Abstract: Introduction The concept of automation—which began with the straightforward objective of replacing whenever feasible any task currently performed by a human with a machine that could do the same task better, faster, or cheaper—became one of the first issues to attract the notice of early human factors researchers. Pioneering researchers such as Fitts attempted to systematically characterize the general strengths and weaknesses of humans and machines [28]. The resulting discipline of function allocation aimed to provide a rational means of determining which system-level functions should be carried out by humans and which by machines (fig. 1).

34 citations


References
More filters

Book
01 Jan 1973
Abstract: THE INTERPRETATION OF CULTURES CLIFFORD GEERTZ PDF Are you searching for THE INTERPRETATION OF CULTURES CLIFFORD GEERTZ Books files? Now, you will be happy that at this time THE INTERPRETATION OF CULTURES CLIFFORD GEERTZ PDF is available at our online library. With our complete resources, you could find THE INTERPRETATION OF CULTURES CLIFFORD GEERTZ PDF or just found any kind of Books for your readings everyday.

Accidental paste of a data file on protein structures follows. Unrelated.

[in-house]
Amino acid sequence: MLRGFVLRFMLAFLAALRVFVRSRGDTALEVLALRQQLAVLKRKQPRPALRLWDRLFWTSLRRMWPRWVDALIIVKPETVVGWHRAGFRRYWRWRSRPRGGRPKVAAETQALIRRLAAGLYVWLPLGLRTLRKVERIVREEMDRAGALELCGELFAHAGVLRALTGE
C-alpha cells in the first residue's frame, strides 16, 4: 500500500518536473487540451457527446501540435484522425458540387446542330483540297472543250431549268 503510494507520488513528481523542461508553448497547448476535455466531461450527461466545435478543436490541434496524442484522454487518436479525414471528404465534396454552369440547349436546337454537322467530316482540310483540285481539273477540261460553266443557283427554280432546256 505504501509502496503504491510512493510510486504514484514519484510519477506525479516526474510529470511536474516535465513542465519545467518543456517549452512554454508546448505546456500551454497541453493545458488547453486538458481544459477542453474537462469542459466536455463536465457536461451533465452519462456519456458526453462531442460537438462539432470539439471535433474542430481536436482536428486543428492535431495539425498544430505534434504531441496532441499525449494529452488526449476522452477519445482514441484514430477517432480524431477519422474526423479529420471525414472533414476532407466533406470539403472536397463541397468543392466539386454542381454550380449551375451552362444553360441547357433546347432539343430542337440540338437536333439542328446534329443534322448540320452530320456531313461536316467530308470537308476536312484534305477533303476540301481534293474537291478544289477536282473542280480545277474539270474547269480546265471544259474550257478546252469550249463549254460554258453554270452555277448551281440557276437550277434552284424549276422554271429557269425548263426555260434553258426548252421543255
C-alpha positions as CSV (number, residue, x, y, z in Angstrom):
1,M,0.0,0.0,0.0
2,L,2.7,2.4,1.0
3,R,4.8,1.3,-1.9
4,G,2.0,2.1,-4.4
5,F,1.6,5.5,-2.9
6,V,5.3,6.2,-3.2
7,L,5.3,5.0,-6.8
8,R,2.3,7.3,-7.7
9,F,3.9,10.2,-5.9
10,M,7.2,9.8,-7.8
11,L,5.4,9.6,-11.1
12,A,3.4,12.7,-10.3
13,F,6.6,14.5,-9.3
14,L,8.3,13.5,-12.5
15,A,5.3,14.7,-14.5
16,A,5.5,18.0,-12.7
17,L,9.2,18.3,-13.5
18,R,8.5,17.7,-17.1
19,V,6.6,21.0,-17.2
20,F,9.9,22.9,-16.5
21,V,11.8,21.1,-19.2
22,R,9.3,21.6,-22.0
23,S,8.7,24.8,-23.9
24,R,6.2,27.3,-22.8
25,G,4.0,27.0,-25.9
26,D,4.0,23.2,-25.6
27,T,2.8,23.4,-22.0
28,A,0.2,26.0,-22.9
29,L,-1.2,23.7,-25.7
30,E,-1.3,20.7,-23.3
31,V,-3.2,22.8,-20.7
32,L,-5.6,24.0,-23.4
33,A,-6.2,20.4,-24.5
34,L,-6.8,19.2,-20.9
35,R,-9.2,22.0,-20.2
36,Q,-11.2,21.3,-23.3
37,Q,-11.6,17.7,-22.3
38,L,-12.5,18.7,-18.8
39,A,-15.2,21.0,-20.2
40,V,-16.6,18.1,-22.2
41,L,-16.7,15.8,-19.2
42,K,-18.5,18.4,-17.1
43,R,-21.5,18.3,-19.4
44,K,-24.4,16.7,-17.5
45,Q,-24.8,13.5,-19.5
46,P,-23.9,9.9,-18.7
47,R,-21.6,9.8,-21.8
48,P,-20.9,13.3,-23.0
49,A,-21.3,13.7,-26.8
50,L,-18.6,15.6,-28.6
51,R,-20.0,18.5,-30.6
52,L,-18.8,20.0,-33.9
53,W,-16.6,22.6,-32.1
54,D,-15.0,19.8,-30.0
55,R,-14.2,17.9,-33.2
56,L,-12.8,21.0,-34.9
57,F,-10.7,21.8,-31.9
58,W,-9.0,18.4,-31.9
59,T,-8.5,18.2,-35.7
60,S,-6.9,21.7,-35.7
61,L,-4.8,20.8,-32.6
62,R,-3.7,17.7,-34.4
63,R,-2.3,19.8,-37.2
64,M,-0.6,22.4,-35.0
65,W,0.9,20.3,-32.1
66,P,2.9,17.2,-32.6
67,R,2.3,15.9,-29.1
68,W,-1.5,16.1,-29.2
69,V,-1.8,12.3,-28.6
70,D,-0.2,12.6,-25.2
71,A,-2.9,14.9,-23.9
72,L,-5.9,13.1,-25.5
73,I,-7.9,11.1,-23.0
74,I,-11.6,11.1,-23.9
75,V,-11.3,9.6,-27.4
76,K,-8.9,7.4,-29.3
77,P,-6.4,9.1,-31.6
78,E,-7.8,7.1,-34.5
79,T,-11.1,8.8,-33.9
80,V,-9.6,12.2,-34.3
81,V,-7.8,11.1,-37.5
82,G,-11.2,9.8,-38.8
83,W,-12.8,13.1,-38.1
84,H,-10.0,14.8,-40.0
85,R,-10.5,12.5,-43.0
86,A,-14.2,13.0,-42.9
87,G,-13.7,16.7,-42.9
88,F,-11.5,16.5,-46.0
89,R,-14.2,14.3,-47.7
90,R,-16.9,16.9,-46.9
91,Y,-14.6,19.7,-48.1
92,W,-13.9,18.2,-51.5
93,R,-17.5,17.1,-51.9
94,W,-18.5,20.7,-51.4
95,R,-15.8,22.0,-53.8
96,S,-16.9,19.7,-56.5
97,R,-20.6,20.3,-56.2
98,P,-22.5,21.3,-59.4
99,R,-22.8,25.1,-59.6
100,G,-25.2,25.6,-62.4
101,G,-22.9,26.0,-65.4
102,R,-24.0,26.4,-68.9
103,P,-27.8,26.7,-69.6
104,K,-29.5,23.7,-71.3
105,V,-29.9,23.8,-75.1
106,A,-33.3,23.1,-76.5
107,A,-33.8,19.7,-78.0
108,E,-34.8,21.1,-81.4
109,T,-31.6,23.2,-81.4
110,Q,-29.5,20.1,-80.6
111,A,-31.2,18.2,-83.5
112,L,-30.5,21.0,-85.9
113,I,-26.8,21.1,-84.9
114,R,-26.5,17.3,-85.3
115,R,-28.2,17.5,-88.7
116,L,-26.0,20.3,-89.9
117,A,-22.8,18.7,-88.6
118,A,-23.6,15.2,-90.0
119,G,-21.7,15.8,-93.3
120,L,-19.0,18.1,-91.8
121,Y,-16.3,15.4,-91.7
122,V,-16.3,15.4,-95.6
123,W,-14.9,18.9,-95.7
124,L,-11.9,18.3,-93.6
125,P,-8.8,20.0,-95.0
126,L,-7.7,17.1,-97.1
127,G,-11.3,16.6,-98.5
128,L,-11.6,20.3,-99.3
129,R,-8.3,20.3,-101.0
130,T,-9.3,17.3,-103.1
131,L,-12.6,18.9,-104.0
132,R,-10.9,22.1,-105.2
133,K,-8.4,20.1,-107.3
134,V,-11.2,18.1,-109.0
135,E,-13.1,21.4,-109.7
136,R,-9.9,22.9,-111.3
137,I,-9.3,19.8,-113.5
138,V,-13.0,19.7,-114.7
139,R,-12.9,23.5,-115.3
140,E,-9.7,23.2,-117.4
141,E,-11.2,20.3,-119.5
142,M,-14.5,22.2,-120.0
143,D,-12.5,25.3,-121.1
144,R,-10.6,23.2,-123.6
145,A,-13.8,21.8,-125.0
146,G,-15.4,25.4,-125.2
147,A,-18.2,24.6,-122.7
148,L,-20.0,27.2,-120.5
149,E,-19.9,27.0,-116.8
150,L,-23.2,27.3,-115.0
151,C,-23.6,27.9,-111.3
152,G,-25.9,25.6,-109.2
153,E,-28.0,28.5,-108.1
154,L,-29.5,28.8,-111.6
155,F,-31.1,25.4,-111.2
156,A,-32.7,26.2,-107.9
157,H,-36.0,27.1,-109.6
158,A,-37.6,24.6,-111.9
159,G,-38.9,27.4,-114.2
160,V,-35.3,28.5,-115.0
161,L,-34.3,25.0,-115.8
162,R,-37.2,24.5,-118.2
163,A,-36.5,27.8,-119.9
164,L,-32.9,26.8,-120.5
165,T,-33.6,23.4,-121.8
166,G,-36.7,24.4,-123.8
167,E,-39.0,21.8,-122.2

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MonographDOI
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MonographDOI
01 Jan 1996

2,735 citations


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1,337 citations


"Social Order and Adaptability in An..." refers background in this paper

  • ...Breazeal has taken inspiration from research in child psychology [68] to develop robot displays that reflect four basic classes of preverbal social responses: affective (changing facial expressions), exploratory (visual search, maintenance of mutual regard with human), protective (turning head away), and regulatory (expressive feedback to gain caregiver attention, cyclic waxing and waning of internal states, habituation, and signals of internal motivation) [13]....